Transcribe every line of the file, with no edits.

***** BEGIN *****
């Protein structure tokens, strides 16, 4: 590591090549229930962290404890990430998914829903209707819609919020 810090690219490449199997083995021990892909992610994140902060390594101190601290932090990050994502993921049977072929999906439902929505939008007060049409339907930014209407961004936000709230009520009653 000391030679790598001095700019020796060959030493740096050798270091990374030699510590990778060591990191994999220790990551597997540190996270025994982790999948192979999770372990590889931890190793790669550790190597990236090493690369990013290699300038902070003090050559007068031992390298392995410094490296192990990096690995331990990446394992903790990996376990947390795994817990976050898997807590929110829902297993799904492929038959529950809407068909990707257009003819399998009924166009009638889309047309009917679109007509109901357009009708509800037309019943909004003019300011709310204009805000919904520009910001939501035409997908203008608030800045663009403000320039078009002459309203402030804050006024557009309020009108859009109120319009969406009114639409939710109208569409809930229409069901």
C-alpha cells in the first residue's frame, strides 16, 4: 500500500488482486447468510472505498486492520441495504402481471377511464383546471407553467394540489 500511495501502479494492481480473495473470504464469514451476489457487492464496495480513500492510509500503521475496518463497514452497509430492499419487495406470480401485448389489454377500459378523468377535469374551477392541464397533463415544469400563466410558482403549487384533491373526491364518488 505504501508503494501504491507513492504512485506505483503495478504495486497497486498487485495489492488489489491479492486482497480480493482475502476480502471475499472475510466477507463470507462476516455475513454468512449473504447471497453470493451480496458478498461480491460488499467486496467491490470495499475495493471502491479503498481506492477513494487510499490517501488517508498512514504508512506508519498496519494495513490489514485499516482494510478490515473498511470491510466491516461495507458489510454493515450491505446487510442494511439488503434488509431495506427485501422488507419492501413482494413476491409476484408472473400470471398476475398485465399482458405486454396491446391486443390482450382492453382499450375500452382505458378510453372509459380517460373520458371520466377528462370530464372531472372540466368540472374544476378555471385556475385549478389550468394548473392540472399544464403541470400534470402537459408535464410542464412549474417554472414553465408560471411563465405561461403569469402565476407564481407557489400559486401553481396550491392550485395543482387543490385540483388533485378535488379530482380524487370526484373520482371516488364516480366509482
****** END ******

């Protein structure tokens, strides 16, 4: 590591090549229930962290404890990430998914829903209707819609919020 810090690219490449199997083995021990892909992610994140902060390594101190601290932090990050994502993921049977072929999906439902929505939008007060049409339907930014209407961004936000709230009520009653 000391030679790598001095700019020796060959030493740096050798270091990374030699510590990778060591990191994999220790990551597997540190996270025994982790999948192979999770372990590889931890190793790669550790190597990236090493690369990013290699300038902070003090050559007068031992390298392995410094490296192990990096690995331990990446394992903790990996376990947390795994817990976050898997807590929110829902297993799904492929038959529950809407068909990707257009003819399998009924166009009638889309047309009917679109007509109901357009009708509800037309019943909004003019300011709310204009805000919904520009910001939501035409997908203008608030800045663009403000320039078009002459309203402030804050006024557009309020009108859009109120319009969406009114639409939710109208569409809930229409069901």
C-alpha cells in the first residue's frame, strides 16, 4: 500500500488482486447468510472505498486492520441495504402481471377511464383546471407553467394540489 500511495501502479494492481480473495473470504464469514451476489457487492464496495480513500492510509500503521475496518463497514452497509430492499419487495406470480401485448389489454377500459378523468377535469374551477392541464397533463415544469400563466410558482403549487384533491373526491364518488 505504501508503494501504491507513492504512485506505483503495478504495486497497486498487485495489492488489489491479492486482497480480493482475502476480502471475499472475510466477507463470507462476516455475513454468512449473504447471497453470493451480496458478498461480491460488499467486496467491490470495499475495493471502491479503498481506492477513494487510499490517501488517508498512514504508512506508519498496519494495513490489514485499516482494510478490515473498511470491510466491516461495507458489510454493515450491505446487510442494511439488503434488509431495506427485501422488507419492501413482494413476491409476484408472473400470471398476475398485465399482458405486454396491446391486443390482450382492453382499450375500452382505458378510453372509459380517460373520458371520466377528462370530464372531472372540466368540472374544476378555471385556475385549478389550468394548473392540472399544464403541470400534470402537459408535464410542464412549474417554472414553465408560471411563465405561461403569469402565476407564481407557489400559486401553481396550491392550485395543482387543490385540483388533485378535488379530482380524487370526484373520482371516488364516480366509482